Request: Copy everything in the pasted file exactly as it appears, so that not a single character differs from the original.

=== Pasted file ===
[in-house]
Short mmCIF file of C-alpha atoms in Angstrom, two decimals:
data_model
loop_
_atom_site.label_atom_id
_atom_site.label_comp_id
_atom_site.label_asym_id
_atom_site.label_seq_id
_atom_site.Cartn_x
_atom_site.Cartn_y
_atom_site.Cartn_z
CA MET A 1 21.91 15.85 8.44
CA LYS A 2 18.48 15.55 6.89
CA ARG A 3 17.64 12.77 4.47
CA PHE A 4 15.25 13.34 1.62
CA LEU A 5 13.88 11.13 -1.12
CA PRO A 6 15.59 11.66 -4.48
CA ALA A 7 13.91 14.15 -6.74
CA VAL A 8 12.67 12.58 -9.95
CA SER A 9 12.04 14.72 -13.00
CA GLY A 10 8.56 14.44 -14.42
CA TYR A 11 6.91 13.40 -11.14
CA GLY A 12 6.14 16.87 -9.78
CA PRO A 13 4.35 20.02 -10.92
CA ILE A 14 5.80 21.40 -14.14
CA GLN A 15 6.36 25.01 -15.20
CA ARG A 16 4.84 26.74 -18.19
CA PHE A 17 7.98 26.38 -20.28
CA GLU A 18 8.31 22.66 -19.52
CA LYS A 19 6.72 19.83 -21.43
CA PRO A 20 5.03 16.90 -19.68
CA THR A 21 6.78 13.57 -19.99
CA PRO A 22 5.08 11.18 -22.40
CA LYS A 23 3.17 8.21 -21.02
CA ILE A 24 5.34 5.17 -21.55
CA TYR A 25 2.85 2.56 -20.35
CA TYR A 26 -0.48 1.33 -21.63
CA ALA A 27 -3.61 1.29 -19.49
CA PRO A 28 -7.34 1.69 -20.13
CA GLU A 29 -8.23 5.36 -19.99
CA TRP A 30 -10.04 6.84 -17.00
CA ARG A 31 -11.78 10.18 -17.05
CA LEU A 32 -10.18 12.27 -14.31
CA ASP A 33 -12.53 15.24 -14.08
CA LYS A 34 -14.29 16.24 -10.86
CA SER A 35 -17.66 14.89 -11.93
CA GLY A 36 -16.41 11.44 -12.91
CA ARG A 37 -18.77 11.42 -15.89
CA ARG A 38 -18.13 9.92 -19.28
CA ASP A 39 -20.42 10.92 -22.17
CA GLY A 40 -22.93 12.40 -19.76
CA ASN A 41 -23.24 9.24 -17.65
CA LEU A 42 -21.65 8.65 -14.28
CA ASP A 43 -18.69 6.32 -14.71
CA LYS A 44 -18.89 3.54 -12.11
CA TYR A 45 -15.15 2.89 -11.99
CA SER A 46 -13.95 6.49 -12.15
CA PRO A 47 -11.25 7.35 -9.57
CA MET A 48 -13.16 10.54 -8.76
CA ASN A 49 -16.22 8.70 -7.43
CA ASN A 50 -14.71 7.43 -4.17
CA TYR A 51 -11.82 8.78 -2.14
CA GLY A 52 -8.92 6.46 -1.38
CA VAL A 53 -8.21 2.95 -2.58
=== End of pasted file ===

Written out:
[in-house]
Short mmCIF file of C-alpha atoms in Angstrom, two decimals:
data_model
loop_
_atom_site.label_atom_id
_atom_site.label_comp_id
_atom_site.label_asym_id
_atom_site.label_seq_id
_atom_site.Cartn_x
_atom_site.Cartn_y
_atom_site.Cartn_z
CA MET A 1 21.91 15.85 8.44
CA LYS A 2 18.48 15.55 6.89
CA ARG A 3 17.64 12.77 4.47
CA PHE A 4 15.25 13.34 1.62
CA LEU A 5 13.88 11.13 -1.12
CA PRO A 6 15.59 11.66 -4.48
CA ALA A 7 13.91 14.15 -6.74
CA VAL A 8 12.67 12.58 -9.95
CA SER A 9 12.04 14.72 -13.00
CA GLY A 10 8.56 14.44 -14.42
CA TYR A 11 6.91 13.40 -11.14
CA GLY A 12 6.14 16.87 -9.78
CA PRO A 13 4.35 20.02 -10.92
CA ILE A 14 5.80 21.40 -14.14
CA GLN A 15 6.36 25.01 -15.20
CA ARG A 16 4.84 26.74 -18.19
CA PHE A 17 7.98 26.38 -20.28
CA GLU A 18 8.31 22.66 -19.52
CA LYS A 19 6.72 19.83 -21.43
CA PRO A 20 5.03 16.90 -19.68
CA THR A 21 6.78 13.57 -19.99
CA PRO A 22 5.08 11.18 -22.40
CA LYS A 23 3.17 8.21 -21.02
CA ILE A 24 5.34 5.17 -21.55
CA TYR A 25 2.85 2.56 -20.35
CA TYR A 26 -0.48 1.33 -21.63
CA ALA A 27 -3.61 1.29 -19.49
CA PRO A 28 -7.34 1.69 -20.13
CA GLU A 29 -8.23 5.36 -19.99
CA TRP A 30 -10.04 6.84 -17.00
CA ARG A 31 -11.78 10.18 -17.05
CA LEU A 32 -10.18 12.27 -14.31
CA ASP A 33 -12.53 15.24 -14.08
CA LYS A 34 -14.29 16.24 -10.86
CA SER A 35 -17.66 14.89 -11.93
CA GLY A 36 -16.41 11.44 -12.91
CA ARG A 37 -18.77 11.42 -15.89
CA ARG A 38 -18.13 9.92 -19.28
CA ASP A 39 -20.42 10.92 -22.17
CA GLY A 40 -22.93 12.40 -19.76
CA ASN A 41 -23.24 9.24 -17.65
CA LEU A 42 -21.65 8.65 -14.28
CA ASP A 43 -18.69 6.32 -14.71
CA LYS A 44 -18.89 3.54 -12.11
CA TYR A 45 -15.15 2.89 -11.99
CA SER A 46 -13.95 6.49 -12.15
CA PRO A 47 -11.25 7.35 -9.57
CA MET A 48 -13.16 10.54 -8.76
CA ASN A 49 -16.22 8.70 -7.43
CA ASN A 50 -14.71 7.43 -4.17
CA TYR A 51 -11.82 8.78 -2.14
CA GLY A 52 -8.92 6.46 -1.38
CA VAL A 53 -8.21 2.95 -2.58